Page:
The Rapture of the Silents

The Artist

a film directed by Michel Hazanavicius
Sony Pictures Home Entertainment, Blu-Ray $35.99; DVD $30.99

Hugo

a film directed by Martin Scorsese
Paramount, Blu-Ray $44.99; DVD $29.99

The Phantom Carriage

a film directed by Victor Sjöström
Criterion Collection, Blu-Ray $39.95; DVD $29.95

The seduction of silent cinema is the seduction of a form as unique as opera or kabuki, a peculiar way of organizing one’s attention. It is a perpetual learning how to see, and a way of coming to the truth of one of Emerson’s observations: “The eye is final.” But there is the further peculiarity that what you see takes place in a world no longer there. Here are cities since reduced to rubble and rebuilt, stretches of countryside by now turned into interstates and strip malls, glaciated wilderness that has probably succumbed to climate change—and of course the faces of those now long dead, something too easily taken for granted but that haunts movies from the start. The inventors of the medium were already thinking about recording the living as a future consolation for their survivors.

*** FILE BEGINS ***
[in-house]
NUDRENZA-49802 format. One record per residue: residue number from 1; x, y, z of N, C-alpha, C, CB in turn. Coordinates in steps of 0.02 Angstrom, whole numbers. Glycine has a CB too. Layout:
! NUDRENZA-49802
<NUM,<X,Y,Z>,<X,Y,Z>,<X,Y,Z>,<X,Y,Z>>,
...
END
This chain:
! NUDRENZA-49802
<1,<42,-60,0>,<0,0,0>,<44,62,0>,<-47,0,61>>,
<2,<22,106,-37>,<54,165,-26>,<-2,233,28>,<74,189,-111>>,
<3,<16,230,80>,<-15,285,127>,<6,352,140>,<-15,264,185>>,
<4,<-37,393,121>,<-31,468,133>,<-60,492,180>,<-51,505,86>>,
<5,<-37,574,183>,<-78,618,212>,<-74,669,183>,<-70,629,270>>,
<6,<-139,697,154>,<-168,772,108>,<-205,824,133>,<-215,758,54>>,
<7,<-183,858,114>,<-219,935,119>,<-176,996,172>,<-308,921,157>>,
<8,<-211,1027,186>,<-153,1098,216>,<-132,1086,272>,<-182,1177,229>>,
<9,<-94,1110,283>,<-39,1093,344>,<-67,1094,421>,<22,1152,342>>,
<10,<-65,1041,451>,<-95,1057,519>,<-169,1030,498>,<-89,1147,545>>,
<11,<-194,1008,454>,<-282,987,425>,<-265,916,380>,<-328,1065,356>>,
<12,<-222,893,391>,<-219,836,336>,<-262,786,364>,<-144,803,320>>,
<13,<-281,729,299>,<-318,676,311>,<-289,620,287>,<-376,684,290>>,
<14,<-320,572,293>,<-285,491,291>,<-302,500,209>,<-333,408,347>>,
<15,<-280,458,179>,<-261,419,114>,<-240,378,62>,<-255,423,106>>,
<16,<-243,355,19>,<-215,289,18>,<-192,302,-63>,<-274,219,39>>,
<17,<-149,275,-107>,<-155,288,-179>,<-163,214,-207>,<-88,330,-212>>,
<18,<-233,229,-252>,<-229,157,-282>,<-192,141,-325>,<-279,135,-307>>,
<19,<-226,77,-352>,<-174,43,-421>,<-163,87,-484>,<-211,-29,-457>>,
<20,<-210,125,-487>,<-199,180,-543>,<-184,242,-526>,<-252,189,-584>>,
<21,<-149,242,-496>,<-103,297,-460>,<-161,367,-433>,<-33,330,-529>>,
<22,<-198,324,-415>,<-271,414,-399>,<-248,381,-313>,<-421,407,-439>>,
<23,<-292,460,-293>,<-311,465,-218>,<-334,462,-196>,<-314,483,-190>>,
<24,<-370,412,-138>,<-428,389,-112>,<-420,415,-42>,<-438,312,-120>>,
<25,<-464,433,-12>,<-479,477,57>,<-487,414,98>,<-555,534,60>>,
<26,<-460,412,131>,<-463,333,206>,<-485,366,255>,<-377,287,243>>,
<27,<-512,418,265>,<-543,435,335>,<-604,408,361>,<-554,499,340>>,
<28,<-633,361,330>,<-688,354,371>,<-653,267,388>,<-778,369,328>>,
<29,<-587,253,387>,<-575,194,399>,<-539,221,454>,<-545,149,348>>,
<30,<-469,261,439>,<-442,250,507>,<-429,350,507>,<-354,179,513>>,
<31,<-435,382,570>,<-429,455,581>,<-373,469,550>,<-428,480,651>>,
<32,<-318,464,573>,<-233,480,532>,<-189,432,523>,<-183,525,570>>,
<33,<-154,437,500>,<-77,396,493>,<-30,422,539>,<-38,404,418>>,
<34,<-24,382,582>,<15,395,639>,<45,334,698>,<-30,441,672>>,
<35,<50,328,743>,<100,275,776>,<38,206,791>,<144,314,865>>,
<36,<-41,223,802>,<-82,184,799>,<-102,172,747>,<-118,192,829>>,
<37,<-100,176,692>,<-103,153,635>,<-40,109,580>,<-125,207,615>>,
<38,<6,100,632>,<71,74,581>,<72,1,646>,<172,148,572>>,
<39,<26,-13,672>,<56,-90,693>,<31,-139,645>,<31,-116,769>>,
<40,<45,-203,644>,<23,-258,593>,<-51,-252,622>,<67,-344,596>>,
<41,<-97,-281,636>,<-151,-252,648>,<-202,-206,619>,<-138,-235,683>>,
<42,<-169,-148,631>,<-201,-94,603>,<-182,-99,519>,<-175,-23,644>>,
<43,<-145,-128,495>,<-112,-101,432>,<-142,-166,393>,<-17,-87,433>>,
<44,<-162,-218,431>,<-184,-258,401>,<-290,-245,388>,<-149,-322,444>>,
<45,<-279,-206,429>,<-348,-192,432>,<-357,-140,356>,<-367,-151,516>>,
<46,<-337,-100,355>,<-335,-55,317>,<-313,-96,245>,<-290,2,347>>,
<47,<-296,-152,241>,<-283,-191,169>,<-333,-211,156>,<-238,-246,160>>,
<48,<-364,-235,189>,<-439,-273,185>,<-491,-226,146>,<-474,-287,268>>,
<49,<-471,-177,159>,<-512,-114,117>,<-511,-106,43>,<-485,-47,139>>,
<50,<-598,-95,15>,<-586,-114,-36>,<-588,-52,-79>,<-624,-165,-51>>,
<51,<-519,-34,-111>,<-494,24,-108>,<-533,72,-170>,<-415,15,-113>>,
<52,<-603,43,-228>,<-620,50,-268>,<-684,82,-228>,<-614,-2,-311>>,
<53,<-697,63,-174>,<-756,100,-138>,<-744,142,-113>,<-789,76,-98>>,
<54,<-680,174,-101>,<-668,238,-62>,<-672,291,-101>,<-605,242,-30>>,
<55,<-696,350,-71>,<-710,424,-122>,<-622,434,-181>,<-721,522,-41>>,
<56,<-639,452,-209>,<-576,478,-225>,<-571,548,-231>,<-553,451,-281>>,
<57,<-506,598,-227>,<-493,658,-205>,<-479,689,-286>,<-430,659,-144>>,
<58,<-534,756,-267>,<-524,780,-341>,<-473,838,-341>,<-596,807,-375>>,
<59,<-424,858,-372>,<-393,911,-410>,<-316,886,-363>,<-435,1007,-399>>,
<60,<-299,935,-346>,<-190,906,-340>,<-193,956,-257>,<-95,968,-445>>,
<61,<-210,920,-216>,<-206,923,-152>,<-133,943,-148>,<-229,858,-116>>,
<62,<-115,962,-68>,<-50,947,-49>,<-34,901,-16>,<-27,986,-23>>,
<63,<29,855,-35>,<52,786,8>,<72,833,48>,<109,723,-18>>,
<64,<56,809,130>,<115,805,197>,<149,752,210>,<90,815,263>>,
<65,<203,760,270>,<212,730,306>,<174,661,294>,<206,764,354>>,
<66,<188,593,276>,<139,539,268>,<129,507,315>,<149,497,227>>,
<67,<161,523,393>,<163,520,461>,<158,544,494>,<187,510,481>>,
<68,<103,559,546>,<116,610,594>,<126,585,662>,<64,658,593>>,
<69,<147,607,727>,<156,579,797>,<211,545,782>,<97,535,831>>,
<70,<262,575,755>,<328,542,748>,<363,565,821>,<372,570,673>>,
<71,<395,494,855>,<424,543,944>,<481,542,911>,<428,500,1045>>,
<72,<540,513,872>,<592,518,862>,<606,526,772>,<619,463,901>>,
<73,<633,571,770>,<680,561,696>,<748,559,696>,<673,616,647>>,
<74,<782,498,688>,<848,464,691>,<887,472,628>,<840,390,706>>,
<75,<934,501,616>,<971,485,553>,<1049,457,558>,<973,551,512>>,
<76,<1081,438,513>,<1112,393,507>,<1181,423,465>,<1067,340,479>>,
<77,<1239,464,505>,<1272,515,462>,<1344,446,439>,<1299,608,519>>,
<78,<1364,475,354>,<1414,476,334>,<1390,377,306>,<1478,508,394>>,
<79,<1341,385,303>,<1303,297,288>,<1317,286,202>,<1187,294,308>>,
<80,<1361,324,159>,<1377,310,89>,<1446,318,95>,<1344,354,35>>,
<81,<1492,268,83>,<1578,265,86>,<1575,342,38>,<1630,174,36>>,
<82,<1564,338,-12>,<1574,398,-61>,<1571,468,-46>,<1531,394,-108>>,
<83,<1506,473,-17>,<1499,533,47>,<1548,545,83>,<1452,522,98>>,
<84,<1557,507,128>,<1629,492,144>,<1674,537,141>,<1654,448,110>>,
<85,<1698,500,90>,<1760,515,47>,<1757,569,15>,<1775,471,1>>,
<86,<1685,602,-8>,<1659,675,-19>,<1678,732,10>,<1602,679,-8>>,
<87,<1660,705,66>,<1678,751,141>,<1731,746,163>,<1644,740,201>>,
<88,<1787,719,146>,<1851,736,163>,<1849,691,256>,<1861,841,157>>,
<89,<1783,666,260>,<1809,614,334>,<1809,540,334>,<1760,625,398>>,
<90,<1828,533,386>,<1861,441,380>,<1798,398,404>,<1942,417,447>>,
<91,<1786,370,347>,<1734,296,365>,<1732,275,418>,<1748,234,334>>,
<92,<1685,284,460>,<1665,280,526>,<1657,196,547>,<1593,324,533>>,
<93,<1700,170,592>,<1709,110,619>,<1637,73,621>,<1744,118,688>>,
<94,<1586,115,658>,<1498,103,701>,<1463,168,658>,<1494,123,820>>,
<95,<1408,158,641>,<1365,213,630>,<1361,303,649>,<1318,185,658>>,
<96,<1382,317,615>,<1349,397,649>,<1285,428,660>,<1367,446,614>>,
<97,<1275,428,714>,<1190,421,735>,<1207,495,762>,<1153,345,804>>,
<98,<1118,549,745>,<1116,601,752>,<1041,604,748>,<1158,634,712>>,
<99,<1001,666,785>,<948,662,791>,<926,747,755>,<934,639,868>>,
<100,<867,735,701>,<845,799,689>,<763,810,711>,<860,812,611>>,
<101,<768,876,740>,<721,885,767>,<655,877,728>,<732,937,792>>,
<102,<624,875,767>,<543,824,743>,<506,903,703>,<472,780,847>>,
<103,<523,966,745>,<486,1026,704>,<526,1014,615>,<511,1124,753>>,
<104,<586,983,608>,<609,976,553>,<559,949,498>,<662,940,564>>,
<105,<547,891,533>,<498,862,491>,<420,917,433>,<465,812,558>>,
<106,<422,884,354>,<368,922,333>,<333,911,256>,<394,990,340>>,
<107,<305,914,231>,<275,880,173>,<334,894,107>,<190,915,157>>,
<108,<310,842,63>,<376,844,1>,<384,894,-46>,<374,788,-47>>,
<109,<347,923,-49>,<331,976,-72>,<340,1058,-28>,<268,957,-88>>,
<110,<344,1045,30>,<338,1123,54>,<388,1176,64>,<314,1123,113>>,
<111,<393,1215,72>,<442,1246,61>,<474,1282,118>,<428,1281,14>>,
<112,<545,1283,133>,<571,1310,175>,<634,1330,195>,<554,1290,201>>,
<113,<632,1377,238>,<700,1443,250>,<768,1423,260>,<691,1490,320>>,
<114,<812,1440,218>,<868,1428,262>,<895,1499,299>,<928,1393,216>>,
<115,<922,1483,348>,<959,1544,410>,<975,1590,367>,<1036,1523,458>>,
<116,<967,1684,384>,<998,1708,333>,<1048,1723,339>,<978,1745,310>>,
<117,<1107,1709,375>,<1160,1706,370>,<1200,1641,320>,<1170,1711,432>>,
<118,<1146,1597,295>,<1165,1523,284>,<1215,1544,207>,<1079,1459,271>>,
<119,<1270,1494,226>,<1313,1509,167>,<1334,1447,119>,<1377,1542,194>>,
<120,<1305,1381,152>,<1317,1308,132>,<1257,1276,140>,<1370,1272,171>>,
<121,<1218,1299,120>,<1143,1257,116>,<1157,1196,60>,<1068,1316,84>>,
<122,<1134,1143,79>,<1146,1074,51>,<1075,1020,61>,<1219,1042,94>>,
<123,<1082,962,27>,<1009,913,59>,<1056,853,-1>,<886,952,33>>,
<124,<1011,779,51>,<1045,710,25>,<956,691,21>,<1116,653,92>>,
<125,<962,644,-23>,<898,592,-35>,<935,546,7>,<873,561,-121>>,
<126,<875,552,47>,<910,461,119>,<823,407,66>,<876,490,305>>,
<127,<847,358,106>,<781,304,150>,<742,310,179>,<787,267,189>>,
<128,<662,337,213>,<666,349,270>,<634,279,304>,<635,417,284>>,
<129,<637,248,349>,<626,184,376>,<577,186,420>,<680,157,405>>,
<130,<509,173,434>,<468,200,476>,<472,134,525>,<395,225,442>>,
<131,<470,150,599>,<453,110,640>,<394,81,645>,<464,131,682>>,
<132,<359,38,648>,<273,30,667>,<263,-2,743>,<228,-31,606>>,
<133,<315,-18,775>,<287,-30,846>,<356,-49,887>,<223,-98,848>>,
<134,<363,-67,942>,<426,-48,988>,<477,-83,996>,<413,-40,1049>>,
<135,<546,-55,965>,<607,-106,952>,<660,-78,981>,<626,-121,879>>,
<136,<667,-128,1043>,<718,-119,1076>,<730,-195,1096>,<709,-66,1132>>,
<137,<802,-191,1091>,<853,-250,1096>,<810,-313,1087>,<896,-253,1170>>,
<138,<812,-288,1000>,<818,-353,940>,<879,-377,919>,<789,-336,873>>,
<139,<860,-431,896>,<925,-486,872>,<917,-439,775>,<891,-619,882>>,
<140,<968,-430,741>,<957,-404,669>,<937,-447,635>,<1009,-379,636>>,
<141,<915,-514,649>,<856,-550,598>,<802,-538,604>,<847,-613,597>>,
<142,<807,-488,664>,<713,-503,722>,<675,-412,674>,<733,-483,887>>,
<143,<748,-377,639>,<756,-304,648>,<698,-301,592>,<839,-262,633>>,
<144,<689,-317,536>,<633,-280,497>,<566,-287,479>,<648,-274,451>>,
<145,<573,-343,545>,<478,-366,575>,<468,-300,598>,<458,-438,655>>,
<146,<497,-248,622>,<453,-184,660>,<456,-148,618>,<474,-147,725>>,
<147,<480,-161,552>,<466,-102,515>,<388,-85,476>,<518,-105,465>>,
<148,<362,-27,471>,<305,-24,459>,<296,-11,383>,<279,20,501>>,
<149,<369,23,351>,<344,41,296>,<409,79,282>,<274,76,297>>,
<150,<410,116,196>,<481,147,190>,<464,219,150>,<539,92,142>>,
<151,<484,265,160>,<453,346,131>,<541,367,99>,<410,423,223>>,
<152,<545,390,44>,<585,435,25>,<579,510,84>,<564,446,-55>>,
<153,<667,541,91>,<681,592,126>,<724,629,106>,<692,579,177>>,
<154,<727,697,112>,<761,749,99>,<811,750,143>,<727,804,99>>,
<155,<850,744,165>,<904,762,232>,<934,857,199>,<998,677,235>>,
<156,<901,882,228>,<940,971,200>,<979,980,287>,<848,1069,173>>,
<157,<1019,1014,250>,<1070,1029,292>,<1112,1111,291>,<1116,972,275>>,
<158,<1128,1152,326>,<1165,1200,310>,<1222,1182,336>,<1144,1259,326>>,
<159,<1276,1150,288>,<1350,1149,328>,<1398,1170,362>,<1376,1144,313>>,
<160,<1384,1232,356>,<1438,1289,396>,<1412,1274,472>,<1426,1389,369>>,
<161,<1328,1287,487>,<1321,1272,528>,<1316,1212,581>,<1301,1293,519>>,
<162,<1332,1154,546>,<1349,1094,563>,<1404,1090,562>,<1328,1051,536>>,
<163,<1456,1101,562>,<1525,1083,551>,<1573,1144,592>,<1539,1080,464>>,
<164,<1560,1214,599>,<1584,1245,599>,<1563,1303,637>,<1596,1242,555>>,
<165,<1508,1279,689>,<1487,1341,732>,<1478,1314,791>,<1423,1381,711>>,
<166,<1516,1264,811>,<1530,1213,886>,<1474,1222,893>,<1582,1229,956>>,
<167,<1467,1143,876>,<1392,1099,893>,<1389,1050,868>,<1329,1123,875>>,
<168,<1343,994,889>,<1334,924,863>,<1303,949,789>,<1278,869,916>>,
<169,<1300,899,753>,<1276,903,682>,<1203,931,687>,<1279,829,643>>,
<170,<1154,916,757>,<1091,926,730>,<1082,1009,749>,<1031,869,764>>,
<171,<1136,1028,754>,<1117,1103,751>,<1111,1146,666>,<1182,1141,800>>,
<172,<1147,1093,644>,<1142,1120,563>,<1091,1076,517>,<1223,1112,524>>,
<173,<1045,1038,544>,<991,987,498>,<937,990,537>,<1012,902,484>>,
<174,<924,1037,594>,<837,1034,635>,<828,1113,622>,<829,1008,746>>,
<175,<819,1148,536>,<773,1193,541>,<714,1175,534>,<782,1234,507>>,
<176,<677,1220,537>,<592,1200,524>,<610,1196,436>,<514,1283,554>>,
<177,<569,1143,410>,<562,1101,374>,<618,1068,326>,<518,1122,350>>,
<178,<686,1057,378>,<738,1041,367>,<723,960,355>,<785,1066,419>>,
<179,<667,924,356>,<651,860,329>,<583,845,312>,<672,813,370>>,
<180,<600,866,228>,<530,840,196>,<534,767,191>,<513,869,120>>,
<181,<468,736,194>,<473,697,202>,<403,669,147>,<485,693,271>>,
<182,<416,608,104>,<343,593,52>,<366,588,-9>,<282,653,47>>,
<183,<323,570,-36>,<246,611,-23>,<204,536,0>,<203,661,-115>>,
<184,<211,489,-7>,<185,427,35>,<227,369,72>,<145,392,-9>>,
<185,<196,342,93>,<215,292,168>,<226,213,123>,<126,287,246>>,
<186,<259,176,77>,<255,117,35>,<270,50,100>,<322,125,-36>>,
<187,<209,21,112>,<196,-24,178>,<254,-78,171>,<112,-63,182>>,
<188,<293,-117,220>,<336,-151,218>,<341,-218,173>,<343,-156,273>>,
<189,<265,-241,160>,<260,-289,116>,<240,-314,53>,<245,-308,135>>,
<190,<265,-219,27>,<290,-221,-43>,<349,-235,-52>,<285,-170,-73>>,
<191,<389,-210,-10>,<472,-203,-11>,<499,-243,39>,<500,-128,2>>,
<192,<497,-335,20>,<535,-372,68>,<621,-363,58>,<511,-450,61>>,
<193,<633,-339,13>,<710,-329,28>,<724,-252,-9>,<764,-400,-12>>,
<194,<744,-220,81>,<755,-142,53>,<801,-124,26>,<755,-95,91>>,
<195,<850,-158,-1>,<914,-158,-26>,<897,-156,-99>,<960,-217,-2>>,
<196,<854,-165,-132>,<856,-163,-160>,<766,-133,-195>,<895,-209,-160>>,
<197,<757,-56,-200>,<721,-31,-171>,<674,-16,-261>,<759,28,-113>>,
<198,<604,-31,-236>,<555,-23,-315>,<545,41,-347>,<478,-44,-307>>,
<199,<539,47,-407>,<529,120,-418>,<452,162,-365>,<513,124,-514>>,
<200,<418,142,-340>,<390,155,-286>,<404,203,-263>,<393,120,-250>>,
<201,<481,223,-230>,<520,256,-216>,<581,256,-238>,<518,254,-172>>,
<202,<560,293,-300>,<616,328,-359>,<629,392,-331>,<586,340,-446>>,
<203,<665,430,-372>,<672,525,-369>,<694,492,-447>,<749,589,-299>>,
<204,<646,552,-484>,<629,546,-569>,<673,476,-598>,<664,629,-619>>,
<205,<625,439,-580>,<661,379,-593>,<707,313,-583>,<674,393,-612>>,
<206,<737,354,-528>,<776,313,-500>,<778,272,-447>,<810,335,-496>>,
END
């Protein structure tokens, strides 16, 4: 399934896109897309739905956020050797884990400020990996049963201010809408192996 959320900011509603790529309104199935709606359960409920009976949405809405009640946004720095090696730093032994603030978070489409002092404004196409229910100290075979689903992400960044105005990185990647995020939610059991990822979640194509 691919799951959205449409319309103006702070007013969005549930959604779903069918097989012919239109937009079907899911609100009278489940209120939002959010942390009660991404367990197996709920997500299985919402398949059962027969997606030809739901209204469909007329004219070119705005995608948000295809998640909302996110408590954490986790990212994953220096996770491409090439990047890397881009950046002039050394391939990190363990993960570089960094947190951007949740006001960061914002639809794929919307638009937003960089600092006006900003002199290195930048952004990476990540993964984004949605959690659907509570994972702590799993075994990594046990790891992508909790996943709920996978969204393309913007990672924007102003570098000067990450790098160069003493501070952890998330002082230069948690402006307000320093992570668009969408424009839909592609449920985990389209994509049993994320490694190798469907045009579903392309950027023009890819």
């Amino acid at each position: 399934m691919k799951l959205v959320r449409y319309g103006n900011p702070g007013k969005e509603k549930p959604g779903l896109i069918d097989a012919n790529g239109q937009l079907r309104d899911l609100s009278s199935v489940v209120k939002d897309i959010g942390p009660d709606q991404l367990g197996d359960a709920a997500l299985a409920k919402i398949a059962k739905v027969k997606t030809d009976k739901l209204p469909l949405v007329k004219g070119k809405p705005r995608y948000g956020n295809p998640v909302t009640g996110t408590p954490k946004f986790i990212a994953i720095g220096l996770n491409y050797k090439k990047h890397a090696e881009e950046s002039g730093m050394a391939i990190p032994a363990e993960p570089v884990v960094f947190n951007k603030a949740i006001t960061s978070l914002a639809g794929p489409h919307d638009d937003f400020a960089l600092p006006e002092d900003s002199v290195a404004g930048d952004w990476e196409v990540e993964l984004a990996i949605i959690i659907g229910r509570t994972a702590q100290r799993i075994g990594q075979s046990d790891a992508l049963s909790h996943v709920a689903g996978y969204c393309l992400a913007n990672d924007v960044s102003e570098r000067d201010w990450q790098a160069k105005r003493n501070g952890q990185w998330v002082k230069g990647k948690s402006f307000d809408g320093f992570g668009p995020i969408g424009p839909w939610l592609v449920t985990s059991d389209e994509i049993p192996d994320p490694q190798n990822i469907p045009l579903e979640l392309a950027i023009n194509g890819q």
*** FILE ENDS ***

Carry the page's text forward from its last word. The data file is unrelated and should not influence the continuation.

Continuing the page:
This article is available to subscribers only.
Please choose from one of the options below to access this article:

Print Subscription — $74.95

Purchase a print subscription (20 issues per year) and also receive online access to all articles published within the last five years.

Online Subscription — $69.00

Purchase an Online Edition subscription and receive full access to all articles published by the Review since 1963.

If you already have one of these subscriptions, please be sure you are logged in to your nybooks.com account. If you subscribe to the print edition, you may also need to link your web site account to your print subscription. Click here to link your account services.